Many healthcare workers have found this pandemic especially difficult for their mental health, and with good reason. It’s no question that the healthcare industry is emotionally draining, but COVID-19 adds a whole new wrinkle to trauma, grief and PTSD for these workers.
One New York Times article recounts the stories of workers who care for COVID-19 patients. Bridget Ryan, who helped one COVID patient, describes just how difficult it is.
The patient, a 75-year-old man, was dying in the hospital. No family members were allowed in the room with him—only one female nurse. He was not even Ryan’s patient, but everyone else was slammed.
Ryan wore full protective gear, dimmed the lights, turned on soothing music, freshened his pillows, held his hand, spoke softly to him and held an iPad close to him so he could hear the voice of a grief-stricken family relative over Skype.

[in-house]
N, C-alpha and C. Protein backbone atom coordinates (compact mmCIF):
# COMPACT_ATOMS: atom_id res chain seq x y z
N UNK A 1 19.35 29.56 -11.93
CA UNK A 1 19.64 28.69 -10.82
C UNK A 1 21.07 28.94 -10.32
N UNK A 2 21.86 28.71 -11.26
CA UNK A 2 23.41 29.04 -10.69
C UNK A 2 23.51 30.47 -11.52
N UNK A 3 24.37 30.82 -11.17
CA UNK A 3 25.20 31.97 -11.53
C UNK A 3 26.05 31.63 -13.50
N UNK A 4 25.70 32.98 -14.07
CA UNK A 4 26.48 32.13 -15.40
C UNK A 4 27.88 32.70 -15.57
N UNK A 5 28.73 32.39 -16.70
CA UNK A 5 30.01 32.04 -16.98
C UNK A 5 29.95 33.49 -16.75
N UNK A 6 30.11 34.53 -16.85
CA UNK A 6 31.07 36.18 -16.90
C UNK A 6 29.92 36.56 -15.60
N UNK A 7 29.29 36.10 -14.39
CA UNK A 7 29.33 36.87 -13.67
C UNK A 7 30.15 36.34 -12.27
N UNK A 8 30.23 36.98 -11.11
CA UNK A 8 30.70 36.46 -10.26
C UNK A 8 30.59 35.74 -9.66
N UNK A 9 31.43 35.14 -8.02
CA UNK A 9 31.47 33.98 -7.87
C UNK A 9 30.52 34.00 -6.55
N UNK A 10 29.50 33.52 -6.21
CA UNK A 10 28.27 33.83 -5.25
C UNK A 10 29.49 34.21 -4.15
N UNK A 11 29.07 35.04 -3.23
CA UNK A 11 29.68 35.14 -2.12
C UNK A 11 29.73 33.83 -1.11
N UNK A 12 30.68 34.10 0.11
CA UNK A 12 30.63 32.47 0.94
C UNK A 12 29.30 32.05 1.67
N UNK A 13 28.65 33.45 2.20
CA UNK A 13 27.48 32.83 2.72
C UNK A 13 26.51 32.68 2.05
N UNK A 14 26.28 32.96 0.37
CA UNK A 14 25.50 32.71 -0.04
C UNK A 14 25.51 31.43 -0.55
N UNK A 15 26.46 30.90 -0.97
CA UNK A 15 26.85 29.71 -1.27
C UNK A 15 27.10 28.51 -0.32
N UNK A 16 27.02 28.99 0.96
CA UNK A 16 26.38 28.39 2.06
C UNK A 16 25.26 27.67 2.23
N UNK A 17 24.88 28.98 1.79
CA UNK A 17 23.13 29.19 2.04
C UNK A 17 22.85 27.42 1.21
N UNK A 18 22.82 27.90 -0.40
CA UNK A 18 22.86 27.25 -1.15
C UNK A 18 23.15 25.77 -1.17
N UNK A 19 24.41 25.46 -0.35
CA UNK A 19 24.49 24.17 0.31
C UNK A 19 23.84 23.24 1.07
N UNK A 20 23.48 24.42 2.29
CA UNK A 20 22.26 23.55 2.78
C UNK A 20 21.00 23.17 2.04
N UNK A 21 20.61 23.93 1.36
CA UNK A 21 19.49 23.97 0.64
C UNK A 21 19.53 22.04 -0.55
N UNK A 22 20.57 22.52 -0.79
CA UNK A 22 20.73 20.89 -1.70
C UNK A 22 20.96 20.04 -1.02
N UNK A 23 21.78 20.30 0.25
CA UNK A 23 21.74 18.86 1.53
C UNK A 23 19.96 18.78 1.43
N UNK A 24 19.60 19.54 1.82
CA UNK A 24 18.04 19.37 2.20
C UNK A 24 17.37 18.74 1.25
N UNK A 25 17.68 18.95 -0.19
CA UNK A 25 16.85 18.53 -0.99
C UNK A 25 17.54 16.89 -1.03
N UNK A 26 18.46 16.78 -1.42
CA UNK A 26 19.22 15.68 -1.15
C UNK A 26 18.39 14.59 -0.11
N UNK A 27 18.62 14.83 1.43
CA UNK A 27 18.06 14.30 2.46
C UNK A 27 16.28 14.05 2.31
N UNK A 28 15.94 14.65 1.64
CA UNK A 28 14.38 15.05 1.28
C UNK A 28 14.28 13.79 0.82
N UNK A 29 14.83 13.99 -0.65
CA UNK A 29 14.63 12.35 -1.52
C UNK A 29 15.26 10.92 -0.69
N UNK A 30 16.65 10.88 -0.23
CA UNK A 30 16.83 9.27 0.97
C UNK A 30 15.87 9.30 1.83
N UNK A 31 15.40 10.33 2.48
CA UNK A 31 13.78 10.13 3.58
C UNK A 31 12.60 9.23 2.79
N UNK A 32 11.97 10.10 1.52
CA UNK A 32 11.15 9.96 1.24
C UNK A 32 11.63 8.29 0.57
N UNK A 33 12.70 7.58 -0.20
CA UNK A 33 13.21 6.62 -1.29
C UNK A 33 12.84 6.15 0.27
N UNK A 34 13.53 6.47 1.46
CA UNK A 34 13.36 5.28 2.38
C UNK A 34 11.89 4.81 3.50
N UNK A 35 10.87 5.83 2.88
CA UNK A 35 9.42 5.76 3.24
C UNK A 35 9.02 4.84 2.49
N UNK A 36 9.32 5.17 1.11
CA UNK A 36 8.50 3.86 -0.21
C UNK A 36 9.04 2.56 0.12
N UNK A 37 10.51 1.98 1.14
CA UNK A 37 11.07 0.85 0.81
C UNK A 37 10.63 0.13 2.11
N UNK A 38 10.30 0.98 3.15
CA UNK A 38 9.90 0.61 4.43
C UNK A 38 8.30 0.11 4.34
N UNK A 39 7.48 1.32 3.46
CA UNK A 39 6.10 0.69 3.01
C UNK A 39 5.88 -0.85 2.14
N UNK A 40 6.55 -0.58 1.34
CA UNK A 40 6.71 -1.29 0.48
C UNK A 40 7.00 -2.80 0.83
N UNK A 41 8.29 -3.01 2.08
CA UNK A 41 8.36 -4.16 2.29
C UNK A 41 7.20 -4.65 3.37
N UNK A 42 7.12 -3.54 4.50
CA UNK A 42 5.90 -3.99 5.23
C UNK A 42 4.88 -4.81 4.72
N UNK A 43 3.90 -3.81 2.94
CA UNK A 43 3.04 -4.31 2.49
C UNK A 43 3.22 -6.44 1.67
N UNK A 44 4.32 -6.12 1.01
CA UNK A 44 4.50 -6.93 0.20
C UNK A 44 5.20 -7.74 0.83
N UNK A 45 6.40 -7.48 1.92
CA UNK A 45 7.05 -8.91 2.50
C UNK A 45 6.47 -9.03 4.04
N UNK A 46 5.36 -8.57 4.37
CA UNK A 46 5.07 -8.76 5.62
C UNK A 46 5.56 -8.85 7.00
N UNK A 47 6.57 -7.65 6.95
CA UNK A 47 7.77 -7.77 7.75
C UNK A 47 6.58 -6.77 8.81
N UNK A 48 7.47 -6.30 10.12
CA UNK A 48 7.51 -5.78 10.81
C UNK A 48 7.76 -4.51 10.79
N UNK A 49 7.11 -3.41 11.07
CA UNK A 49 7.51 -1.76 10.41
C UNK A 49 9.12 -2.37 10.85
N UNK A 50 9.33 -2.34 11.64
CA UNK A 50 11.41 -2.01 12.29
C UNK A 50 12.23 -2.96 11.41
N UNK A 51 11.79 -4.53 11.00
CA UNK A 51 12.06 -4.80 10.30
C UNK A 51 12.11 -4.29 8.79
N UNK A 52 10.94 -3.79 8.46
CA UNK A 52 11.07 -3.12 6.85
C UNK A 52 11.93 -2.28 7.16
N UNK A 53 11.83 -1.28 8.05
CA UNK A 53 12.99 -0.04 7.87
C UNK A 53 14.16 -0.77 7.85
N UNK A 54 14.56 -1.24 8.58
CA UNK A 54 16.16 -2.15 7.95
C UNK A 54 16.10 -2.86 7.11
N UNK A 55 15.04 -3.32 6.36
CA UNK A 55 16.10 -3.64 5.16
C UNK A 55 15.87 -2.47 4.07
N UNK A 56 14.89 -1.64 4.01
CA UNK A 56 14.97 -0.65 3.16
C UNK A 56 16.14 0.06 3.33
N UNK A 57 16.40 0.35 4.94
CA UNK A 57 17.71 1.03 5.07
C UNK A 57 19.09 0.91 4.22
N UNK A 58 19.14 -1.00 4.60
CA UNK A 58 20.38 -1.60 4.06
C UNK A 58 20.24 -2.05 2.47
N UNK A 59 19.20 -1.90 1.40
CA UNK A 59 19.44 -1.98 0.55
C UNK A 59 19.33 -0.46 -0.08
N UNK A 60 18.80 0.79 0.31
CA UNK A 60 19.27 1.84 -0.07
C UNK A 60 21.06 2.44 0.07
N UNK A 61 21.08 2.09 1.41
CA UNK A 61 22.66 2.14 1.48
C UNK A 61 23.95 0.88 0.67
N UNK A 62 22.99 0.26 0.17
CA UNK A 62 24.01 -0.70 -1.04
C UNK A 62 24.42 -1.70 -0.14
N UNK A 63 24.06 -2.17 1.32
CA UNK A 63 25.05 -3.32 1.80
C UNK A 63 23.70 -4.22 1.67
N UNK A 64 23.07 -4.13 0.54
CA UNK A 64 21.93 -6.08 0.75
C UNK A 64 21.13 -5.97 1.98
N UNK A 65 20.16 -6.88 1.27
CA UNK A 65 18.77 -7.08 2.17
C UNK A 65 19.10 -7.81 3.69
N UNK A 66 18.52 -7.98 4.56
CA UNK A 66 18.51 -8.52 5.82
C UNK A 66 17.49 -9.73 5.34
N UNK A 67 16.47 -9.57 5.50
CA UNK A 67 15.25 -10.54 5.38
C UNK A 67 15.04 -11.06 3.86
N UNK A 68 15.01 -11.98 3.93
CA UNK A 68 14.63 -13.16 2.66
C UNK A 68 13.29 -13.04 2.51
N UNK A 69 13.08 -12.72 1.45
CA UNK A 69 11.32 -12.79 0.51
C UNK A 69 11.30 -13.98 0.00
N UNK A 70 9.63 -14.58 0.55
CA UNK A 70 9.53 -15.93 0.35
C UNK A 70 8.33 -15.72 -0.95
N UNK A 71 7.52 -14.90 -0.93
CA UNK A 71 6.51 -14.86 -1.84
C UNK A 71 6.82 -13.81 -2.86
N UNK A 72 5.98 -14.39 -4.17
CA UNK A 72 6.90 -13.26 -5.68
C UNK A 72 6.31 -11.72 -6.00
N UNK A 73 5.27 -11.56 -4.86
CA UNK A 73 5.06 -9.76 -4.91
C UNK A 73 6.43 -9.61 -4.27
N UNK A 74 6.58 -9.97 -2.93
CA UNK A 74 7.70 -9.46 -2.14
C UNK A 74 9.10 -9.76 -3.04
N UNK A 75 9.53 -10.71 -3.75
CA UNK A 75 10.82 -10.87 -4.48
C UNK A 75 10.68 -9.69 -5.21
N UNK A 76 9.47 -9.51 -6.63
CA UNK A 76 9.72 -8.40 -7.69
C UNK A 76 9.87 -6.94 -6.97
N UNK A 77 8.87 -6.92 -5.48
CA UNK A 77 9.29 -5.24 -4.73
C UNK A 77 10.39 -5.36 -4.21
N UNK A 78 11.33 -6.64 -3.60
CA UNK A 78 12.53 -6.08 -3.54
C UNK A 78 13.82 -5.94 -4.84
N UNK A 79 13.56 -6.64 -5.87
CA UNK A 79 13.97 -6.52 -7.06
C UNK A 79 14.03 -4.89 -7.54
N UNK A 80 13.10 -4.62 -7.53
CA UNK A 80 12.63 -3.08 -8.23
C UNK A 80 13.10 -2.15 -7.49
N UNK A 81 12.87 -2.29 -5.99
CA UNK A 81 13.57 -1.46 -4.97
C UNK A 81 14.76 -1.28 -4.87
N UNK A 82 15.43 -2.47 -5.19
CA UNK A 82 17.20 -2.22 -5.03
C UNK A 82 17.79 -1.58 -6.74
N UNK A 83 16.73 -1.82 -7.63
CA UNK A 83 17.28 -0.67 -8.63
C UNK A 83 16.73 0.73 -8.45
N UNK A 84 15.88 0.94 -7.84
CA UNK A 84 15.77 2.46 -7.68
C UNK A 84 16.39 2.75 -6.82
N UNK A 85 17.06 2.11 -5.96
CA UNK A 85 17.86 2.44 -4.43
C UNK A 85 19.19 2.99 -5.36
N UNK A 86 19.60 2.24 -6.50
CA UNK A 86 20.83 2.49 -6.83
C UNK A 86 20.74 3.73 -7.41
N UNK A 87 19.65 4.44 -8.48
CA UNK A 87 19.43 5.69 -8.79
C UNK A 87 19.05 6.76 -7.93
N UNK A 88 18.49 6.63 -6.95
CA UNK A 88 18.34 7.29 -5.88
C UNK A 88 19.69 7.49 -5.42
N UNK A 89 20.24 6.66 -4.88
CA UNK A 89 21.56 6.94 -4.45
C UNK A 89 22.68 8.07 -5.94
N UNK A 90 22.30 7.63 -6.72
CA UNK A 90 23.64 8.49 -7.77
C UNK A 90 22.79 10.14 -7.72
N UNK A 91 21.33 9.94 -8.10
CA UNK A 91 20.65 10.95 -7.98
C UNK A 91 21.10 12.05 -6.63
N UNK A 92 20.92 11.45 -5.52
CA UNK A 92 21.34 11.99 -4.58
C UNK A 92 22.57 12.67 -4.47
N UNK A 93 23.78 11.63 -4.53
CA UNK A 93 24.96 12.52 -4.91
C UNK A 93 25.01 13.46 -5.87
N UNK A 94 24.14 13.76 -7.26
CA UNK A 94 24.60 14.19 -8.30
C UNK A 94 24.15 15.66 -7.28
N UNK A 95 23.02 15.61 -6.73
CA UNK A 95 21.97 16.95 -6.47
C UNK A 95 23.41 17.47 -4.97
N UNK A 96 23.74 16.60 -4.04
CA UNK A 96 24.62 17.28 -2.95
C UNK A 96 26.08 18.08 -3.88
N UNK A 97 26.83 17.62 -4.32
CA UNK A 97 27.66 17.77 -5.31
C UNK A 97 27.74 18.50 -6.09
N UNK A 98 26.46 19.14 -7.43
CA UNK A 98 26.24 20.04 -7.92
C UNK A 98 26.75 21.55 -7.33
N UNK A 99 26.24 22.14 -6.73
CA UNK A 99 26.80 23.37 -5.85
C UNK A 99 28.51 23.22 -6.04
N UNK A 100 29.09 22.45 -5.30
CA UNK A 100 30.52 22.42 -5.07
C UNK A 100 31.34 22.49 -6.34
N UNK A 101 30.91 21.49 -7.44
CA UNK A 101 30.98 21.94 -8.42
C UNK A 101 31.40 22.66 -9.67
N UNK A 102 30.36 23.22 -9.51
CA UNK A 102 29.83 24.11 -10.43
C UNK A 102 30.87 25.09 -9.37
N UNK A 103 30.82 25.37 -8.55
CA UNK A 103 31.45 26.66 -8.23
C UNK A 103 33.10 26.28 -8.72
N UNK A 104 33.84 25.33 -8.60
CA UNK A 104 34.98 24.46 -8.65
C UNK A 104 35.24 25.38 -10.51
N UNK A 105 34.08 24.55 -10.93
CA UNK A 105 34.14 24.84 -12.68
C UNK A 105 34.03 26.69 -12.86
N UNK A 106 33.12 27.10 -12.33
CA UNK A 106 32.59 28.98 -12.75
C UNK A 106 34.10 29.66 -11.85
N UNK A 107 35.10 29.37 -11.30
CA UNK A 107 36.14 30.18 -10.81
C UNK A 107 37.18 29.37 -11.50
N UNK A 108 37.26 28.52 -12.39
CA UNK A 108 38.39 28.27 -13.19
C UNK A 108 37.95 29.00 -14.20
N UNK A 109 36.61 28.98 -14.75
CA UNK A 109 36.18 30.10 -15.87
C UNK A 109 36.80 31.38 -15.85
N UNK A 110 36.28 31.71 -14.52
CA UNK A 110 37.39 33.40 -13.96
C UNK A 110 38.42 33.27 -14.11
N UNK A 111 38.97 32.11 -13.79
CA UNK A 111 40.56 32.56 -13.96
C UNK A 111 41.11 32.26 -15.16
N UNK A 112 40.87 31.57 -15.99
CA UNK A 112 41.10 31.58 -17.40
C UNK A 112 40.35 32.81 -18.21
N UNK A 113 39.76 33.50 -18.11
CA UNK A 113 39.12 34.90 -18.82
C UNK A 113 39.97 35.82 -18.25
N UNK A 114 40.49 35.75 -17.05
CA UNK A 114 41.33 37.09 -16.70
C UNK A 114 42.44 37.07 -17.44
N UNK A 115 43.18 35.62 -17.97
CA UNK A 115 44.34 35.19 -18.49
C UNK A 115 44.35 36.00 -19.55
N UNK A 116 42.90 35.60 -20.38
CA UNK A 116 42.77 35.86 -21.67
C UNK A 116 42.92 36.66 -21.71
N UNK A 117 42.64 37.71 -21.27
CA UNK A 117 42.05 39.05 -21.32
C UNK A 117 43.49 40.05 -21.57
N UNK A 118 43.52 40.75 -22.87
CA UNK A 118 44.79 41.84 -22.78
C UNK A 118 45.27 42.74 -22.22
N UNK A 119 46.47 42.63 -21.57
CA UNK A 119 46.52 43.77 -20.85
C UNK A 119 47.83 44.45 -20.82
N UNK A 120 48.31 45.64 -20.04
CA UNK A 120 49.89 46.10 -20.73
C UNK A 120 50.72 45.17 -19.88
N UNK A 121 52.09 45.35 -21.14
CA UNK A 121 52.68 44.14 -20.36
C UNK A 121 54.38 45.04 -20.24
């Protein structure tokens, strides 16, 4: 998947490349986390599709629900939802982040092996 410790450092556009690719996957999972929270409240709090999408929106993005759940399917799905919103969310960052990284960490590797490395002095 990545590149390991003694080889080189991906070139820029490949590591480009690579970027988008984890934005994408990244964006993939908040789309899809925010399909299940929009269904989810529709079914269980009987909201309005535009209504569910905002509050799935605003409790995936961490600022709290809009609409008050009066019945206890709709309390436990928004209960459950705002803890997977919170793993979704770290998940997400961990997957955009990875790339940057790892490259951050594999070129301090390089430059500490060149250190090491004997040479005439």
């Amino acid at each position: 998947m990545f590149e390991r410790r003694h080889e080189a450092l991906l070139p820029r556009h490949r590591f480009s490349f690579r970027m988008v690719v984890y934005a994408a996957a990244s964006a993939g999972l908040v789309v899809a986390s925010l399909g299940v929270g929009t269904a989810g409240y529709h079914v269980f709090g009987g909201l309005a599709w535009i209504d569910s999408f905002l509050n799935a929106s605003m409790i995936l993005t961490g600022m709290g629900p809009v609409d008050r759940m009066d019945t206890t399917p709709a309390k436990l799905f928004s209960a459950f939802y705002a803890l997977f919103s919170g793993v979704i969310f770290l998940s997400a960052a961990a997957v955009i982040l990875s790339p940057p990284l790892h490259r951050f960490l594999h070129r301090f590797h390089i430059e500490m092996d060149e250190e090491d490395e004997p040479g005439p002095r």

After he died, Ryan wept in a hallway.
A few days later, he privately messaged Dr. Heather Farley, who directs a comprehensive staff support program at Christiana Hospital in Newark, Delaware. I’m not the kind of nurse that can act like I’m fine and that something sad didn’t just happen,” she wrote.
Healthcare workers are the superheroes of our age. But they are emotional beings as well, and their jobs still face stress, death and trauma every day—despite the flood of community thank-you notes and balcony shouts and delivered treats.